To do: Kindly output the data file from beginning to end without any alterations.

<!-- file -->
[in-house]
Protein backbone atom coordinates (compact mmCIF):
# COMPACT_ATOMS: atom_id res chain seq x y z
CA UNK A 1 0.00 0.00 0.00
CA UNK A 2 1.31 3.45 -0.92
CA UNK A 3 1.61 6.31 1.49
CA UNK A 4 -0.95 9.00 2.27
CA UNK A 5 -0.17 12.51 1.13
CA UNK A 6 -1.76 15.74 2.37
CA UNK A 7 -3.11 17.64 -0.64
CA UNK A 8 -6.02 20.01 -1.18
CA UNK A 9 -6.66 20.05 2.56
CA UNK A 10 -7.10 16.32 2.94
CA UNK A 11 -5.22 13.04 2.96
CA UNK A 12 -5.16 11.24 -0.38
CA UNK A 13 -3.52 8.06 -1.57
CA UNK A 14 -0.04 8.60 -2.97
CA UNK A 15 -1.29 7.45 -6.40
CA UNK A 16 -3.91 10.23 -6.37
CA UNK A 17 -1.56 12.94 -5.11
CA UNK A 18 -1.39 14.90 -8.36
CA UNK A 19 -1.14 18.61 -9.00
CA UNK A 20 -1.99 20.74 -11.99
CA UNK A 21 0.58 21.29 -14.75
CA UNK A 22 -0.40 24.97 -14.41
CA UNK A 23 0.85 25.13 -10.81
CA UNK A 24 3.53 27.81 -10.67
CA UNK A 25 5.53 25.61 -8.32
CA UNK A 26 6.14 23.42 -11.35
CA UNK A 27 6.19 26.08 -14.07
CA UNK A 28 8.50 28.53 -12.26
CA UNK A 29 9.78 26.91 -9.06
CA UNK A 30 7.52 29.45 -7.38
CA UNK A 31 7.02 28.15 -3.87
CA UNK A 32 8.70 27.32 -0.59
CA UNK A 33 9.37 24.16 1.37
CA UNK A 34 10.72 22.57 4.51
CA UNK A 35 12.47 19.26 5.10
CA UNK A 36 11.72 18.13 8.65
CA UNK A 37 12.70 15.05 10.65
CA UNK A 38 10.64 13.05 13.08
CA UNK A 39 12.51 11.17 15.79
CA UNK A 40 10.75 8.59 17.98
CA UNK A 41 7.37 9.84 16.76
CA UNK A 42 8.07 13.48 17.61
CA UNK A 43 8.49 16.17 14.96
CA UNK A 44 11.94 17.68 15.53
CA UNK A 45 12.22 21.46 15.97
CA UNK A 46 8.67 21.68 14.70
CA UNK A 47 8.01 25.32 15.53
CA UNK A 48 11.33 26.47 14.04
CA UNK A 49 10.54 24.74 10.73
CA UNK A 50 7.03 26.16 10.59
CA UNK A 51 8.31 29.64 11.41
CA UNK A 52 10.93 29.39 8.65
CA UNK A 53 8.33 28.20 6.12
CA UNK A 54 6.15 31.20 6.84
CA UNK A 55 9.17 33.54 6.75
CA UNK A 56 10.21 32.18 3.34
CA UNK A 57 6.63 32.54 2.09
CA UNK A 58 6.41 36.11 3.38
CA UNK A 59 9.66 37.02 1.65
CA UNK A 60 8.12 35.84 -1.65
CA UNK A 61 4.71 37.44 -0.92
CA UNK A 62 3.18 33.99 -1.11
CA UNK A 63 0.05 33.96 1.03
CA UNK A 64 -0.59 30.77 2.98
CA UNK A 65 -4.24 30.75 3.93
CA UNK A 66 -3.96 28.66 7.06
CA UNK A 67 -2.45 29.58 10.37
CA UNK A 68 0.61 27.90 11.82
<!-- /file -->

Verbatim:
[in-house]
Protein backbone atom coordinates (compact mmCIF):
# COMPACT_ATOMS: atom_id res chain seq x y z
CA UNK A 1 0.00 0.00 0.00
CA UNK A 2 1.31 3.45 -0.92
CA UNK A 3 1.61 6.31 1.49
CA UNK A 4 -0.95 9.00 2.27
CA UNK A 5 -0.17 12.51 1.13
CA UNK A 6 -1.76 15.74 2.37
CA UNK A 7 -3.11 17.64 -0.64
CA UNK A 8 -6.02 20.01 -1.18
CA UNK A 9 -6.66 20.05 2.56
CA UNK A 10 -7.10 16.32 2.94
CA UNK A 11 -5.22 13.04 2.96
CA UNK A 12 -5.16 11.24 -0.38
CA UNK A 13 -3.52 8.06 -1.57
CA UNK A 14 -0.04 8.60 -2.97
CA UNK A 15 -1.29 7.45 -6.40
CA UNK A 16 -3.91 10.23 -6.37
CA UNK A 17 -1.56 12.94 -5.11
CA UNK A 18 -1.39 14.90 -8.36
CA UNK A 19 -1.14 18.61 -9.00
CA UNK A 20 -1.99 20.74 -11.99
CA UNK A 21 0.58 21.29 -14.75
CA UNK A 22 -0.40 24.97 -14.41
CA UNK A 23 0.85 25.13 -10.81
CA UNK A 24 3.53 27.81 -10.67
CA UNK A 25 5.53 25.61 -8.32
CA UNK A 26 6.14 23.42 -11.35
CA UNK A 27 6.19 26.08 -14.07
CA UNK A 28 8.50 28.53 -12.26
CA UNK A 29 9.78 26.91 -9.06
CA UNK A 30 7.52 29.45 -7.38
CA UNK A 31 7.02 28.15 -3.87
CA UNK A 32 8.70 27.32 -0.59
CA UNK A 33 9.37 24.16 1.37
CA UNK A 34 10.72 22.57 4.51
CA UNK A 35 12.47 19.26 5.10
CA UNK A 36 11.72 18.13 8.65
CA UNK A 37 12.70 15.05 10.65
CA UNK A 38 10.64 13.05 13.08
CA UNK A 39 12.51 11.17 15.79
CA UNK A 40 10.75 8.59 17.98
CA UNK A 41 7.37 9.84 16.76
CA UNK A 42 8.07 13.48 17.61
CA UNK A 43 8.49 16.17 14.96
CA UNK A 44 11.94 17.68 15.53
CA UNK A 45 12.22 21.46 15.97
CA UNK A 46 8.67 21.68 14.70
CA UNK A 47 8.01 25.32 15.53
CA UNK A 48 11.33 26.47 14.04
CA UNK A 49 10.54 24.74 10.73
CA UNK A 50 7.03 26.16 10.59
CA UNK A 51 8.31 29.64 11.41
CA UNK A 52 10.93 29.39 8.65
CA UNK A 53 8.33 28.20 6.12
CA UNK A 54 6.15 31.20 6.84
CA UNK A 55 9.17 33.54 6.75
CA UNK A 56 10.21 32.18 3.34
CA UNK A 57 6.63 32.54 2.09
CA UNK A 58 6.41 36.11 3.38
CA UNK A 59 9.66 37.02 1.65
CA UNK A 60 8.12 35.84 -1.65
CA UNK A 61 4.71 37.44 -0.92
CA UNK A 62 3.18 33.99 -1.11
CA UNK A 63 0.05 33.96 1.03
CA UNK A 64 -0.59 30.77 2.98
CA UNK A 65 -4.24 30.75 3.93
CA UNK A 66 -3.96 28.66 7.06
CA UNK A 67 -2.45 29.58 10.37
CA UNK A 68 0.61 27.90 11.82